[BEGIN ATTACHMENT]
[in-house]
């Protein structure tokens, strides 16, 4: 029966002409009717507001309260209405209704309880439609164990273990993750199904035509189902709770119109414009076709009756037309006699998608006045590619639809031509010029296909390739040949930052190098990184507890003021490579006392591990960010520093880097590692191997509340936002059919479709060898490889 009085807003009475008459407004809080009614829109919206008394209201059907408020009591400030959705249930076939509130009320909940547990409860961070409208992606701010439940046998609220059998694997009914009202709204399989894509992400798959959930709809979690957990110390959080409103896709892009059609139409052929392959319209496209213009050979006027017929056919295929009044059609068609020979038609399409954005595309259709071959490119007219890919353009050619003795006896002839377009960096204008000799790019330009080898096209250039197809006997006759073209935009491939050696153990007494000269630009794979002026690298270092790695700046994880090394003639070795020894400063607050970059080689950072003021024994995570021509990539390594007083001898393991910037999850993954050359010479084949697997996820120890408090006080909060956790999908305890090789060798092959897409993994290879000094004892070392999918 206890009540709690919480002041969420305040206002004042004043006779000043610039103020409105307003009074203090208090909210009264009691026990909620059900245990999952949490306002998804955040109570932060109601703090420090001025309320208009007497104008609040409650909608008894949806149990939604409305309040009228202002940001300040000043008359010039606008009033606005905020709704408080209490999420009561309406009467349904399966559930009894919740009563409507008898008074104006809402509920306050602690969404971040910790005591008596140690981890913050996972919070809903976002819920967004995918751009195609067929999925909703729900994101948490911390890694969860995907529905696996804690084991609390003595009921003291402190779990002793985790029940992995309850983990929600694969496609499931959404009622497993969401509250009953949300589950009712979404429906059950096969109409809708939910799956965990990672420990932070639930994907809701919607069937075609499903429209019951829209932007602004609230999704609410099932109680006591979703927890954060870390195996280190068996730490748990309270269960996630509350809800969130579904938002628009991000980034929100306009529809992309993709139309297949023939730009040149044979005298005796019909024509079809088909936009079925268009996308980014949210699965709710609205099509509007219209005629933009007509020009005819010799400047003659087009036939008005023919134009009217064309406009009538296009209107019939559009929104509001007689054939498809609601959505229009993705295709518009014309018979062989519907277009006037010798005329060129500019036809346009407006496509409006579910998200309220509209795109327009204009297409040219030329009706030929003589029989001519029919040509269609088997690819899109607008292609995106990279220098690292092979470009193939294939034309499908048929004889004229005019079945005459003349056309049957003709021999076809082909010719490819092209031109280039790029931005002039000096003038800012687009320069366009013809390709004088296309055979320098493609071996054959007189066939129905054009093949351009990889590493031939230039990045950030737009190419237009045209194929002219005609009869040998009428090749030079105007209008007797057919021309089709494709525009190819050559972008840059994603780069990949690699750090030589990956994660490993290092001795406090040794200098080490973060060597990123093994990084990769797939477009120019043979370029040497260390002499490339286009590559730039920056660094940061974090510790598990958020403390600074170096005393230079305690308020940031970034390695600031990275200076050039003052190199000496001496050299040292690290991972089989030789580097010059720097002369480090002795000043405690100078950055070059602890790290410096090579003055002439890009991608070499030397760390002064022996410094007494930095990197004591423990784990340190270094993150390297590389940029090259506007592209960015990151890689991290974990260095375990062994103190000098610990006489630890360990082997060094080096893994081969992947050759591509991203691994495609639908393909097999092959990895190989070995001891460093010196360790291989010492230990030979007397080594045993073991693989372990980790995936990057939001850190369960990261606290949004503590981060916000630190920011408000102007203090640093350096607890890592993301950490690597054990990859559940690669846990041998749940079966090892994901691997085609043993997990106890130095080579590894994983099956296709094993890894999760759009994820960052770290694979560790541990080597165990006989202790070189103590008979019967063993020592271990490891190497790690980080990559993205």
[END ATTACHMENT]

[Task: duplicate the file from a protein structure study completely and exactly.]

[in-house]
């Protein structure tokens, strides 16, 4: 029966002409009717507001309260209405209704309880439609164990273990993750199904035509189902709770119109414009076709009756037309006699998608006045590619639809031509010029296909390739040949930052190098990184507890003021490579006392591990960010520093880097590692191997509340936002059919479709060898490889 009085807003009475008459407004809080009614829109919206008394209201059907408020009591400030959705249930076939509130009320909940547990409860961070409208992606701010439940046998609220059998694997009914009202709204399989894509992400798959959930709809979690957990110390959080409103896709892009059609139409052929392959319209496209213009050979006027017929056919295929009044059609068609020979038609399409954005595309259709071959490119007219890919353009050619003795006896002839377009960096204008000799790019330009080898096209250039197809006997006759073209935009491939050696153990007494000269630009794979002026690298270092790695700046994880090394003639070795020894400063607050970059080689950072003021024994995570021509990539390594007083001898393991910037999850993954050359010479084949697997996820120890408090006080909060956790999908305890090789060798092959897409993994290879000094004892070392999918 206890009540709690919480002041969420305040206002004042004043006779000043610039103020409105307003009074203090208090909210009264009691026990909620059900245990999952949490306002998804955040109570932060109601703090420090001025309320208009007497104008609040409650909608008894949806149990939604409305309040009228202002940001300040000043008359010039606008009033606005905020709704408080209490999420009561309406009467349904399966559930009894919740009563409507008898008074104006809402509920306050602690969404971040910790005591008596140690981890913050996972919070809903976002819920967004995918751009195609067929999925909703729900994101948490911390890694969860995907529905696996804690084991609390003595009921003291402190779990002793985790029940992995309850983990929600694969496609499931959404009622497993969401509250009953949300589950009712979404429906059950096969109409809708939910799956965990990672420990932070639930994907809701919607069937075609499903429209019951829209932007602004609230999704609410099932109680006591979703927890954060870390195996280190068996730490748990309270269960996630509350809800969130579904938002628009991000980034929100306009529809992309993709139309297949023939730009040149044979005298005796019909024509079809088909936009079925268009996308980014949210699965709710609205099509509007219209005629933009007509020009005819010799400047003659087009036939008005023919134009009217064309406009009538296009209107019939559009929104509001007689054939498809609601959505229009993705295709518009014309018979062989519907277009006037010798005329060129500019036809346009407006496509409006579910998200309220509209795109327009204009297409040219030329009706030929003589029989001519029919040509269609088997690819899109607008292609995106990279220098690292092979470009193939294939034309499908048929004889004229005019079945005459003349056309049957003709021999076809082909010719490819092209031109280039790029931005002039000096003038800012687009320069366009013809390709004088296309055979320098493609071996054959007189066939129905054009093949351009990889590493031939230039990045950030737009190419237009045209194929002219005609009869040998009428090749030079105007209008007797057919021309089709494709525009190819050559972008840059994603780069990949690699750090030589990956994660490993290092001795406090040794200098080490973060060597990123093994990084990769797939477009120019043979370029040497260390002499490339286009590559730039920056660094940061974090510790598990958020403390600074170096005393230079305690308020940031970034390695600031990275200076050039003052190199000496001496050299040292690290991972089989030789580097010059720097002369480090002795000043405690100078950055070059602890790290410096090579003055002439890009991608070499030397760390002064022996410094007494930095990197004591423990784990340190270094993150390297590389940029090259506007592209960015990151890689991290974990260095375990062994103190000098610990006489630890360990082997060094080096893994081969992947050759591509991203691994495609639908393909097999092959990895190989070995001891460093010196360790291989010492230990030979007397080594045993073991693989372990980790995936990057939001850190369960990261606290949004503590981060916000630190920011408000102007203090640093350096607890890592993301950490690597054990990859559940690669846990041998749940079966090892994901691997085609043993997990106890130095080579590894994983099956296709094993890894999760759009994820960052770290694979560790541990080597165990006989202790070189103590008979019967063993020592271990490891190497790690980080990559993205």